Throughout the patrol, fishery officers were part of seven reconnaissance flights by the Aurora, to provide a visible surveillance presence and to help enforce WCPFC conservation measures. The Aurora detected and documented 101 fishing vessels during the mission, providing critical data to the U.S. Coast Guard patrol and the Forum Fisheries Agency, which coordinates enforcement amongst the island nations. The Canadian aircraft also patrolled the Phoenix Islands Protected Area, a UNESCO world heritage site where fishing is banned. The Aurora was able to ensure the area was clear of fishing activity during its patrol. 

“The U.S. Coast Guard and the Canadian Department of Fisheries and Oceans have a long history of working together to ensure the viability of fish stocks off North America. Working with experts from Canada and regional leaders like Fiji is vital to ensuring food security and the rule of law in Oceania. Working together we are helping to ensure a more secure, free and open Indo-Pacific,” said Hendrickson.

Fishery officers aboard the cutter Mellon patrolled over 1,786 square miles (2,875 square kilometers) within the WCPFC convention area. They were also part of the enforcement team that boarded two boats: one fishing vessel and one fuel supply ship known as a bunkering vessel. The U.S. Coast Guard is investigating two potential violations of transshipment rules and vessel identification requirements aboard the vessels inspected during the mission.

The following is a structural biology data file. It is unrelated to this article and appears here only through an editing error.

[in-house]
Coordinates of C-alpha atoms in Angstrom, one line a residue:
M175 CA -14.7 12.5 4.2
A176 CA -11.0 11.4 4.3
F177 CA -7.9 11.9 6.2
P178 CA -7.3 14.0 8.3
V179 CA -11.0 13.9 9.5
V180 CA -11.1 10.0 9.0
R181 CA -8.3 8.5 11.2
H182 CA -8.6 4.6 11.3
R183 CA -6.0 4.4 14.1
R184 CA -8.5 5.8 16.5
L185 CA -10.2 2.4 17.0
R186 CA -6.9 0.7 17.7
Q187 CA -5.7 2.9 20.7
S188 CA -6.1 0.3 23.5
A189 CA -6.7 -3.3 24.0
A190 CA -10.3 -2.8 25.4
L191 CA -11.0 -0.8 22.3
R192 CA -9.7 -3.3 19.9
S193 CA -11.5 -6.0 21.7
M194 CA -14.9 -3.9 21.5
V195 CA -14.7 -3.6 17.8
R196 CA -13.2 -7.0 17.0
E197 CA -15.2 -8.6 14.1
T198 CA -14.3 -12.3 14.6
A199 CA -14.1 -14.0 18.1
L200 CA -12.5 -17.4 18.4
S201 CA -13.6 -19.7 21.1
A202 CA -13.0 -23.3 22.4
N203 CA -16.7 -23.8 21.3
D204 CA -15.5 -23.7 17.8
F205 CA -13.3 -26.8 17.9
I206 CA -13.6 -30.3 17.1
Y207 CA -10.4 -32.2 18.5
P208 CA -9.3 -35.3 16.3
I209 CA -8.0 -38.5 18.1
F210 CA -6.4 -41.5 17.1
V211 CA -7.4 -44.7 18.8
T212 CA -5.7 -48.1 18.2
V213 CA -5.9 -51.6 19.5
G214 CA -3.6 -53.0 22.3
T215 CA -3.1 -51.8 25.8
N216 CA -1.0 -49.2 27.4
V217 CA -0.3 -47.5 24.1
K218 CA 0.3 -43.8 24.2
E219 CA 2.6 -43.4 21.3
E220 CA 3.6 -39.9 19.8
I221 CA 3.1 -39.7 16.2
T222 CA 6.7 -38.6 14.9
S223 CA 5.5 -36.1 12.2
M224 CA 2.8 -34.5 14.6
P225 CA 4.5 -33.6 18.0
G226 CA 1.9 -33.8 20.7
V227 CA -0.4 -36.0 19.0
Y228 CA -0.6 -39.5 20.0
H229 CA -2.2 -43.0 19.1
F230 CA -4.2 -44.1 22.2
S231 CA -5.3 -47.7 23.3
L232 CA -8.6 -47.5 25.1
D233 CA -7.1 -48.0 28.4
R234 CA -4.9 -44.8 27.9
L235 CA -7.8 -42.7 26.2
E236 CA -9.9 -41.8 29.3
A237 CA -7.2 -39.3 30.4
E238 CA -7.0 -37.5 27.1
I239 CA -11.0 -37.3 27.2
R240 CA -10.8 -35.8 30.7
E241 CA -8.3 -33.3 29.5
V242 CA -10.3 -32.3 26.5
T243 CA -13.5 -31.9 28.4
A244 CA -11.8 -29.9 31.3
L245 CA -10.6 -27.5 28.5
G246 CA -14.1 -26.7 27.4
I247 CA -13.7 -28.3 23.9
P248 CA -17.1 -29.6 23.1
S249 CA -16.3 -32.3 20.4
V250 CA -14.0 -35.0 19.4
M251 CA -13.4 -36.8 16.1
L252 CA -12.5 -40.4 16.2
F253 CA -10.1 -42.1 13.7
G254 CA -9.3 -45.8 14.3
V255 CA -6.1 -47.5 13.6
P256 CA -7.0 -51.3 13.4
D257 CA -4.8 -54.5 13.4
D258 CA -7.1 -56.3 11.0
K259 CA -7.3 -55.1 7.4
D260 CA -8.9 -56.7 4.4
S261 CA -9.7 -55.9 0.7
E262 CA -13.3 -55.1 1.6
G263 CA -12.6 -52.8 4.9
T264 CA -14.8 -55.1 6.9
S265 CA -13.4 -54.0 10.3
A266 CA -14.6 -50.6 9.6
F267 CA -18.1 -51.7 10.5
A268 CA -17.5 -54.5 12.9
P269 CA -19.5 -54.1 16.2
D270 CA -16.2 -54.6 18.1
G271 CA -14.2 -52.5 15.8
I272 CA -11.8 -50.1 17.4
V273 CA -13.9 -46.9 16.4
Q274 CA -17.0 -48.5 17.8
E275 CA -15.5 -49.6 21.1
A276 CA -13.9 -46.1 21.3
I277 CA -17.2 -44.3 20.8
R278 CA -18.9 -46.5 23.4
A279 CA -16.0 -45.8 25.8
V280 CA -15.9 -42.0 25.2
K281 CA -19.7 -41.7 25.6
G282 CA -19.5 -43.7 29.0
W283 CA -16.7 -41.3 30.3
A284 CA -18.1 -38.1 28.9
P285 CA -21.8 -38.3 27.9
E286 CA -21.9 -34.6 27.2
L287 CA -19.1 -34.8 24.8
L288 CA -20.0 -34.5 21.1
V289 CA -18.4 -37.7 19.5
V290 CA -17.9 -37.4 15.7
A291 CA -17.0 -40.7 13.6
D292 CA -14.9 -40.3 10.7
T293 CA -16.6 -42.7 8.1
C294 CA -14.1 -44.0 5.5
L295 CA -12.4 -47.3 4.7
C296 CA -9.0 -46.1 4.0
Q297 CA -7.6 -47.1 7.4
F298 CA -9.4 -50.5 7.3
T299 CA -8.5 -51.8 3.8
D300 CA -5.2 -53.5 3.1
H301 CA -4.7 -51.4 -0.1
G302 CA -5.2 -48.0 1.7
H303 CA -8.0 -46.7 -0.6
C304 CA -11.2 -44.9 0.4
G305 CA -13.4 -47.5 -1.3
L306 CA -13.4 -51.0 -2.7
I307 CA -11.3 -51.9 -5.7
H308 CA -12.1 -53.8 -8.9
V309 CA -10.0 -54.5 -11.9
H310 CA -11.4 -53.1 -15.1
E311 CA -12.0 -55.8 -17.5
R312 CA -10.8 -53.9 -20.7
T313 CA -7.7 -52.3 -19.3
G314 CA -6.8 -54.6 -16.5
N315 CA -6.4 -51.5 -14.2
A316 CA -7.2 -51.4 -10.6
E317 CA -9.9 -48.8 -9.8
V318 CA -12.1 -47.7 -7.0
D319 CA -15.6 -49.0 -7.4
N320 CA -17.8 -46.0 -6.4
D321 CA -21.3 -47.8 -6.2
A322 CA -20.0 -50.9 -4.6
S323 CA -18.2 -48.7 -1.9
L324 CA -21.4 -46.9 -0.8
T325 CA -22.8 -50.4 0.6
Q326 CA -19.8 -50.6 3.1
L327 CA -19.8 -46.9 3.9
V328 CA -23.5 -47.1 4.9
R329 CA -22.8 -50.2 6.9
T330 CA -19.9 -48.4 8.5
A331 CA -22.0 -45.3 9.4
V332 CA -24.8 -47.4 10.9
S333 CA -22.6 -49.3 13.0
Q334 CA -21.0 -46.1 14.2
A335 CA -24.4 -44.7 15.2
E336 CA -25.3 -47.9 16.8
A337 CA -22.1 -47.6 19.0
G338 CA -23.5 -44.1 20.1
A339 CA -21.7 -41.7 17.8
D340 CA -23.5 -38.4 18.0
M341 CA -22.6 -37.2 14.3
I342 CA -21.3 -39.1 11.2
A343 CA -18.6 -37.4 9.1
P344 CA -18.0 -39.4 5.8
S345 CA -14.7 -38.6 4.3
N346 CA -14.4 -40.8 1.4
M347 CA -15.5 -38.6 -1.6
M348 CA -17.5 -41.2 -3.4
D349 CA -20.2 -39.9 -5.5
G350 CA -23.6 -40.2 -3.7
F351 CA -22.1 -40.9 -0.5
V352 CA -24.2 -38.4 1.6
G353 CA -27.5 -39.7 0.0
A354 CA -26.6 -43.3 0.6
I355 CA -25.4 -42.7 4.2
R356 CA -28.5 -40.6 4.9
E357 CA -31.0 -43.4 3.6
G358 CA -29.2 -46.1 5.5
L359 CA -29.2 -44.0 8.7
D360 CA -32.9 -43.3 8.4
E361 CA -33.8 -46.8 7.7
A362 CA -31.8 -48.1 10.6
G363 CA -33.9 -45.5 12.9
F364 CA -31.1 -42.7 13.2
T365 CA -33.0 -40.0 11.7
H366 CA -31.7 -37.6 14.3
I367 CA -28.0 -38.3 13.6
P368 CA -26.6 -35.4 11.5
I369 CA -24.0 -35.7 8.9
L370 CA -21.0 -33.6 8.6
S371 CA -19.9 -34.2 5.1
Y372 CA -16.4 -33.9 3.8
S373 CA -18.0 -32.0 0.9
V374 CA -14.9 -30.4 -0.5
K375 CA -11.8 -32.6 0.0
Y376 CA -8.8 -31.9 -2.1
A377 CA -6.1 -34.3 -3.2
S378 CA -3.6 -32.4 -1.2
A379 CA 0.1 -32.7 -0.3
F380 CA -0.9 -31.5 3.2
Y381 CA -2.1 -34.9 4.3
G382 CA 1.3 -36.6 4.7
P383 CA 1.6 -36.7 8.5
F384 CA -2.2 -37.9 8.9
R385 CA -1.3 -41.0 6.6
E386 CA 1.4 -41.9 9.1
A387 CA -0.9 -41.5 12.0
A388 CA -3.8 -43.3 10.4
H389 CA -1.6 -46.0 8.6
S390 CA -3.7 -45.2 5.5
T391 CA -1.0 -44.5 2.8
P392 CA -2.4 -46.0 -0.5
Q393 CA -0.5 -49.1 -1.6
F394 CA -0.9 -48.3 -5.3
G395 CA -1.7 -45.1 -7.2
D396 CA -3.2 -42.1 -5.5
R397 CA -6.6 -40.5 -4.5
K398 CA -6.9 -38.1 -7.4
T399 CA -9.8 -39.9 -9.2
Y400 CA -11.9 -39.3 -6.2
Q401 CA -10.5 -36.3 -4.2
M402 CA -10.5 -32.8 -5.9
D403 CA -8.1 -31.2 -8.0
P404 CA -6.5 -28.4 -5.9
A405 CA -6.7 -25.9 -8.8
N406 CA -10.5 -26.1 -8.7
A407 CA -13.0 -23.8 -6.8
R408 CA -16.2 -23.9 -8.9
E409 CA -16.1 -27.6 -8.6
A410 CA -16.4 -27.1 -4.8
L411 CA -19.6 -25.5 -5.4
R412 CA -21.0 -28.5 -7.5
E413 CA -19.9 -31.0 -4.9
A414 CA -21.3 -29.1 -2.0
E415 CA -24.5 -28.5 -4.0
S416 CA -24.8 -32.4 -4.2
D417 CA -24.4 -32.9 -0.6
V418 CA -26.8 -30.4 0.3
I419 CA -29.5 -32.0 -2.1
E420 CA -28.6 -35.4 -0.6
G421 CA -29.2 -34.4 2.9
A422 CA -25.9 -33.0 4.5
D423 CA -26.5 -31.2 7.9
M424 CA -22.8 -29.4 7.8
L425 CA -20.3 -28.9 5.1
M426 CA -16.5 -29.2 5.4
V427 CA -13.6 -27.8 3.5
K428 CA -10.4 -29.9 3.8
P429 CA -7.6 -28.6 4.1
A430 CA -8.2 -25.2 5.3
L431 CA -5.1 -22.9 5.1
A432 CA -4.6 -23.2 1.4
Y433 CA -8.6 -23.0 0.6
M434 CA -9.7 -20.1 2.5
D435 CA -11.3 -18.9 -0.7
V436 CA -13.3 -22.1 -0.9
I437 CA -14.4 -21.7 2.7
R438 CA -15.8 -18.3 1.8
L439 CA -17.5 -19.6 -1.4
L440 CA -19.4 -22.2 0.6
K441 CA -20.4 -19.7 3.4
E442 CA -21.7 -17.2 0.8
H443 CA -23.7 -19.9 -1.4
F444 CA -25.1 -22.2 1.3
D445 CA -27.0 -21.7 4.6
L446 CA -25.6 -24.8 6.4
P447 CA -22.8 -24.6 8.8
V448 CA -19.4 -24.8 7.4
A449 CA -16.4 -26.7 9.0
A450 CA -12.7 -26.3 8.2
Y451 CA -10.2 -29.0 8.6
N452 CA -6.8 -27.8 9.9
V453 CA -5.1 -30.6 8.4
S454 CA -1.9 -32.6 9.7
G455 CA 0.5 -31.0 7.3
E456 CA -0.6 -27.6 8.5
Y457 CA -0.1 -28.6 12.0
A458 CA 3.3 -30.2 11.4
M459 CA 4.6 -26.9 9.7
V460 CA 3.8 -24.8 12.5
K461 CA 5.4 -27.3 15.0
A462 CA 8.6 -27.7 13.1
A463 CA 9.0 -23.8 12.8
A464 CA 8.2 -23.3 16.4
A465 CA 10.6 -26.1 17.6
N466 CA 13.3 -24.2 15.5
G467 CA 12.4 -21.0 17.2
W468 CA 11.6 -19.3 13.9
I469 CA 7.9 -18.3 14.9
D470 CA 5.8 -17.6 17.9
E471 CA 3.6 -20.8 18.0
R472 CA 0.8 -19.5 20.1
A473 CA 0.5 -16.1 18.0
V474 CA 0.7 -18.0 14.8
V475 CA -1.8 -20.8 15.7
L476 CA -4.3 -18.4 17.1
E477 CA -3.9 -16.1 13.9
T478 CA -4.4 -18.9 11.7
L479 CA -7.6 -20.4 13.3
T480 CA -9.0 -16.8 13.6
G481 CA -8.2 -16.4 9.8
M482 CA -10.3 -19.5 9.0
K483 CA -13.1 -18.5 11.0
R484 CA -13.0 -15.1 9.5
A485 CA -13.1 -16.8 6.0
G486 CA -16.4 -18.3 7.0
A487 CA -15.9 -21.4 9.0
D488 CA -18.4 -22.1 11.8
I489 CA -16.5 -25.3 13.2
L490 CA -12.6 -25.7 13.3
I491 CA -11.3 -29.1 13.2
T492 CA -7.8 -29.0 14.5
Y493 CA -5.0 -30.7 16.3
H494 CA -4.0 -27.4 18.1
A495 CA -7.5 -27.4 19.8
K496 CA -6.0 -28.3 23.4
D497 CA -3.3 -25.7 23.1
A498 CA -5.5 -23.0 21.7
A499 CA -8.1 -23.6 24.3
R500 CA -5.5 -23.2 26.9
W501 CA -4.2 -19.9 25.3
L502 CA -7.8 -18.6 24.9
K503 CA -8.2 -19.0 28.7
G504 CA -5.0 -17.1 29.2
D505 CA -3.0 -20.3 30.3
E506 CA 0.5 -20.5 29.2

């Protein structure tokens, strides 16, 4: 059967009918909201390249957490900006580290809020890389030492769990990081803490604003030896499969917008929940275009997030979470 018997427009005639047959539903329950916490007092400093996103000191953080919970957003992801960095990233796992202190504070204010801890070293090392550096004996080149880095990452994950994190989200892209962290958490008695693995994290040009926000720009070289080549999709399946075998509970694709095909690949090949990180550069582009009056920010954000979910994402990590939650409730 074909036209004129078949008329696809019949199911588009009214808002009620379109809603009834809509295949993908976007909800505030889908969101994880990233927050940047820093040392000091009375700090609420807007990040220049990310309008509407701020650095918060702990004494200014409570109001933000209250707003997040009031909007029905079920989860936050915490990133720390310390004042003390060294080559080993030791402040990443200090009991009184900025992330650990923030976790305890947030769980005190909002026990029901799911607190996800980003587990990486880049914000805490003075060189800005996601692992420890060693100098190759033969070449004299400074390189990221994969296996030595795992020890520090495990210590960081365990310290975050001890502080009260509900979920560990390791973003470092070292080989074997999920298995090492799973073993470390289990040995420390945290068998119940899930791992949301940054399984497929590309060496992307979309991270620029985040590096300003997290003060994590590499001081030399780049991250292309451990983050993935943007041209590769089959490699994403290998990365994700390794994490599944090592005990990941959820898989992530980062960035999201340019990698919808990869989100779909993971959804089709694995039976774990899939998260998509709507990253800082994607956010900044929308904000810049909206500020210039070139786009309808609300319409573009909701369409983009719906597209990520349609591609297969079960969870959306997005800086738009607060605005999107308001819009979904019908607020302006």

These recent patrols were part of Canada’s international commitment to support fisheries on the high seas and tackle IUU fishing, which is a significant contributor to declining fish stocks and marine habitat destruction around the world.

“Illegal, unreported and unregulated fishing threatens food security, impacts the sustainability of fisheries, and causes irreparable damage to marine and freshwater ecosystems across the globe. Partnerships, like this one with Canada’s Department of National Defence and the United States Coast Guard, are the key to tackling IUU fishing that threatens many vulnerable coastal communities. We will continue to work with other countries and assist small island developing states in combating IUU fishing to increase security and protect the health of fish stocks around the world,” said the Honorable Jonathan Wilkinson, minister of fisheries, Oceans and the Canadian Coast Guard.